In any case, as reviews over many years made clear, Mr. Weissenberg did sometimes give performances, or make recordings, that were simply, electrically, unequivocally breathtaking.
Alexis Sigismond Weissenberg was born in Sofia, Bulgaria, on 26 July, 1929. (He was billed as Sigi Weissenberg early in his career.) An only child, he was reared by his mother, a pianist from whom he took his first lessons.
In 1941, after Bulgaria allied itself with the Axis Powers, Sigi and his mother, who were Jewish, attempted to cross into Turkey using false papers. As Mr. Weissenberg recounted in an autobiographical essay on his Web site, alexisweissenberg.com, they were detained for several months at a concentration camp on the border. With the aid of a sympathetic German officer, who loved the Schubert that Sigi played on an accordion he had managed to bring with him, they were able to escape. Mother and son made their way to Istanbul and eventually to Palestine. There, Sigi, already a fine pianist, performed with the Palestine Symphony and other orchestras.
After the war, the young Mr. Weissenberg moved alone to New York, where he studied at the Juilliard School with the pianist Olga Samaroff and the composer Vincent Persichetti. In 1947, at 18, he won the Leventritt Award, a prestigious international music prize. He made his New York début the next year at Carnegie Hall, playing Chopin’s e minor Concerto with the New York Philharmonic under George Szell.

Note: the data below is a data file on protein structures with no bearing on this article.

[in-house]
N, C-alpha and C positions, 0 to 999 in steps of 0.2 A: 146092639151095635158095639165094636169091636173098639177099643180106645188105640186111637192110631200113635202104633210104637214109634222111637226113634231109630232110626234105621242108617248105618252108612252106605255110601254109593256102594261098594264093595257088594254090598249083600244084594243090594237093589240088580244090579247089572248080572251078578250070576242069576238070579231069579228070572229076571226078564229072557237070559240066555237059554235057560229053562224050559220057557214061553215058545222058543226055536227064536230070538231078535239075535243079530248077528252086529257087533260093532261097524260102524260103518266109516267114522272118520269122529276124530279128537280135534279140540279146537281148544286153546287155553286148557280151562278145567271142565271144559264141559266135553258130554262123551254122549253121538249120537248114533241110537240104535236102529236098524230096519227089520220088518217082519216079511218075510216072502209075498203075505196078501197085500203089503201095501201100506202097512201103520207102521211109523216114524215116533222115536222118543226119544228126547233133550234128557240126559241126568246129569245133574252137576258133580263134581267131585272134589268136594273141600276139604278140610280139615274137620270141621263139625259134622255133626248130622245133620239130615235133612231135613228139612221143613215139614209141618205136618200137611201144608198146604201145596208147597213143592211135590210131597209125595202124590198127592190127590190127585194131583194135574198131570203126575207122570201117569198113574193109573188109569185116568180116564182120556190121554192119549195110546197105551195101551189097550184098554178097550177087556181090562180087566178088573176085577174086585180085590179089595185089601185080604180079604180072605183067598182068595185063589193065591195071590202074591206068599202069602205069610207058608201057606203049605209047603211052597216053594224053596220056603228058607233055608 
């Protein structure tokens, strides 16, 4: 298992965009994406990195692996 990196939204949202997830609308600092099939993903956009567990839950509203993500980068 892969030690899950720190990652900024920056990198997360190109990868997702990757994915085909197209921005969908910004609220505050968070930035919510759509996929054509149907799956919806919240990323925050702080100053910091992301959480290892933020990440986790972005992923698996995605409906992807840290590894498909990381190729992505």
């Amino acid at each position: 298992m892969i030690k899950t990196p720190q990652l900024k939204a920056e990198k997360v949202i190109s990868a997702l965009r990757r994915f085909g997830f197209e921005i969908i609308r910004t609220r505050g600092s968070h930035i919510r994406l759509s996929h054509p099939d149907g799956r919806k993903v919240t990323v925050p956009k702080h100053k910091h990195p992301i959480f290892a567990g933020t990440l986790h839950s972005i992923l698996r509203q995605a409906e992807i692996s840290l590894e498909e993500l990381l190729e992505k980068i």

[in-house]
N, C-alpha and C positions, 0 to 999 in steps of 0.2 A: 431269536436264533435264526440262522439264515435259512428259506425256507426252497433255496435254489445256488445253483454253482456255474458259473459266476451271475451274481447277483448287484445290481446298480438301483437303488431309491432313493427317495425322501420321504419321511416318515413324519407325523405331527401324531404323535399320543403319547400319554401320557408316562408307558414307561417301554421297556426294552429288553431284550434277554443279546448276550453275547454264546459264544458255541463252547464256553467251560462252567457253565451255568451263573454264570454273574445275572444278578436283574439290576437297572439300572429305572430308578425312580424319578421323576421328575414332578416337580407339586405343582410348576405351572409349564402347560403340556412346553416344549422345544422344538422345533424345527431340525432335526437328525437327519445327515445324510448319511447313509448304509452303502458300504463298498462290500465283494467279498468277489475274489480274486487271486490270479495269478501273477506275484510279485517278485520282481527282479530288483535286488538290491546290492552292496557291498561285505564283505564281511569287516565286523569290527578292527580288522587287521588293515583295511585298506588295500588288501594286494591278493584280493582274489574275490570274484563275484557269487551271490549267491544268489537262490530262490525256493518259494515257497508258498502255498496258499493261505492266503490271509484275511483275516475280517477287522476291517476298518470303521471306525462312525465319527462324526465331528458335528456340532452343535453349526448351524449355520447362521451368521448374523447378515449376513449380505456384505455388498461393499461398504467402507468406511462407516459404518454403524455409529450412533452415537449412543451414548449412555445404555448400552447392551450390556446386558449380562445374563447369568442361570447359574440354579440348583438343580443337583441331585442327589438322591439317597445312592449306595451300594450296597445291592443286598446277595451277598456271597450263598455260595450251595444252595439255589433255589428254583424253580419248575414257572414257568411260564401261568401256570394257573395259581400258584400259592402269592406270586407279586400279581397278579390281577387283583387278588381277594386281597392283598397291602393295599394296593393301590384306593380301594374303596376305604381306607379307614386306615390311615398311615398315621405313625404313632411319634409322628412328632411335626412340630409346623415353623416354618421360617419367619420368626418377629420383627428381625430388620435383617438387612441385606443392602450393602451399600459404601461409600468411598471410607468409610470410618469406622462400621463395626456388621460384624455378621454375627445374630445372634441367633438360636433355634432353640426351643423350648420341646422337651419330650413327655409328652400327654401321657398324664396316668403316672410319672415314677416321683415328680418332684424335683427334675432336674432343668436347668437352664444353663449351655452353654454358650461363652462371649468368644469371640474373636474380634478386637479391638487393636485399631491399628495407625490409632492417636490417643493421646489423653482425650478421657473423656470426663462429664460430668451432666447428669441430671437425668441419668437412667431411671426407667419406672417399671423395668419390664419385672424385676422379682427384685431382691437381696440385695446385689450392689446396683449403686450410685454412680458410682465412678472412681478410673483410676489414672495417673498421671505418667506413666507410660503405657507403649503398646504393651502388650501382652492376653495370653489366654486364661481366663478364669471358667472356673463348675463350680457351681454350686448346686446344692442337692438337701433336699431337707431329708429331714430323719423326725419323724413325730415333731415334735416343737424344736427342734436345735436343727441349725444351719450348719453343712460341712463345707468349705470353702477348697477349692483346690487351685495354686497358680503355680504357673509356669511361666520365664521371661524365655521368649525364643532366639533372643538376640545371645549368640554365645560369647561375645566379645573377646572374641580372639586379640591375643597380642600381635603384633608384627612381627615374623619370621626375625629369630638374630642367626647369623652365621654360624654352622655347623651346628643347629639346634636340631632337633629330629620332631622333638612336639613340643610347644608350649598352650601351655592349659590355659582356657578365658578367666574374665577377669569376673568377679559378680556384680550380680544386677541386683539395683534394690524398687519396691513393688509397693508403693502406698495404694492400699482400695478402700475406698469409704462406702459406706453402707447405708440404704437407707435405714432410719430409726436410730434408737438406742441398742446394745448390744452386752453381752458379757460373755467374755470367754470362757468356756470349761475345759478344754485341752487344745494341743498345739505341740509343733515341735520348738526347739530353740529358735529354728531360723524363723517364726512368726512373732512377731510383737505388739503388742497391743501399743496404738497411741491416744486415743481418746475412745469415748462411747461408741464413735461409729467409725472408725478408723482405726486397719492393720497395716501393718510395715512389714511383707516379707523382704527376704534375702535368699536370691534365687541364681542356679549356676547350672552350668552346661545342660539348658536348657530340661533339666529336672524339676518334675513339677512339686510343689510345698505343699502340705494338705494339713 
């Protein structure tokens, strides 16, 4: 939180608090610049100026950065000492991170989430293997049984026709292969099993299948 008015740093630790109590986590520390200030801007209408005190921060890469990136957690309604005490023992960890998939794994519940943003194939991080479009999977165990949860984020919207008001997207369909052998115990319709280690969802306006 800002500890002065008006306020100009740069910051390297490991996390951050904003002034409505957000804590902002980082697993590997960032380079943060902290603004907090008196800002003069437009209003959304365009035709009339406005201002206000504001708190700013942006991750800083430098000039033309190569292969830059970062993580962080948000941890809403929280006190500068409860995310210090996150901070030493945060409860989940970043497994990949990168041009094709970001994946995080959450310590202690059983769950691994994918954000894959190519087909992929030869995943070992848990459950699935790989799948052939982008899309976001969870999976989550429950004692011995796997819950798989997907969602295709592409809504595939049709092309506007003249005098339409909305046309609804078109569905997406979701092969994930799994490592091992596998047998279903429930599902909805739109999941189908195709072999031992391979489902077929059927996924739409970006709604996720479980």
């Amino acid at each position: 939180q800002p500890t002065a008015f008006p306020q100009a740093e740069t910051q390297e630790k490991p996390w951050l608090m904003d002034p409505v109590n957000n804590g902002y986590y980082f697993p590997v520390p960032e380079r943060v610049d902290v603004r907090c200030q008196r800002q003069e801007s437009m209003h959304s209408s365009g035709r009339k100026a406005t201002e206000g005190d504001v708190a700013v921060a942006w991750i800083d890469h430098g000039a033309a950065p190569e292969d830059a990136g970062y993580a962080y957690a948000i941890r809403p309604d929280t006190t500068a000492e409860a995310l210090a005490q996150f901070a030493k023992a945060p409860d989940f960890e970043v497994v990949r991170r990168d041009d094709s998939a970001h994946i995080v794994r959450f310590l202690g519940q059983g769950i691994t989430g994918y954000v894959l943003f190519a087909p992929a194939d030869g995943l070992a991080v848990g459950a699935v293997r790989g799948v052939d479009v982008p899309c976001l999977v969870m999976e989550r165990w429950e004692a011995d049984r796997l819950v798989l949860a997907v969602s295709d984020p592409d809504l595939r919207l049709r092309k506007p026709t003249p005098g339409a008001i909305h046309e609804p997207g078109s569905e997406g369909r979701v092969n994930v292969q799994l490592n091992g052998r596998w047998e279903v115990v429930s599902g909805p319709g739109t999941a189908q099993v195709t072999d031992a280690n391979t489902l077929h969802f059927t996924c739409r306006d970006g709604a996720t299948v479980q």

In the mid-1950s, Mr. Weissenberg moved to France. By then, critical opinion had begun to dog him, and engagements on major stages were drying up. He took a long sabbatical from public performance, spending a decade teaching and studying. ‘As a young artist I learned new works very fast and played them much too soon’, he told NEWSWEEK in 1977. ‘In 10 years I would have reached a point where my whole repertory would have been overplayed and understudied. I did not want to end up at the age of 50 still a ‘promising’ pianist’. He re-emerged in the mid-1960s, and by the 1970s was again performing widely.
That Mr. Weissenberg’s artistry was not to every taste was a subject about which he could eventually wax coolly philosophical. ‘I still don’t know why my playing is considered so disturbing’, he told THE TIMES in 1983. ‘I remember in school, as a child, I learned that the flame of a candle is composed of a yellow light, which actually burns, and a blue light within it, which is ice cold. That is true of human beings as well. Perhaps it is the sight of that blue light in me that frightens certain people’.”
- Margalit Fox, THE NEW YORK TIMES, 9 Jan., 2012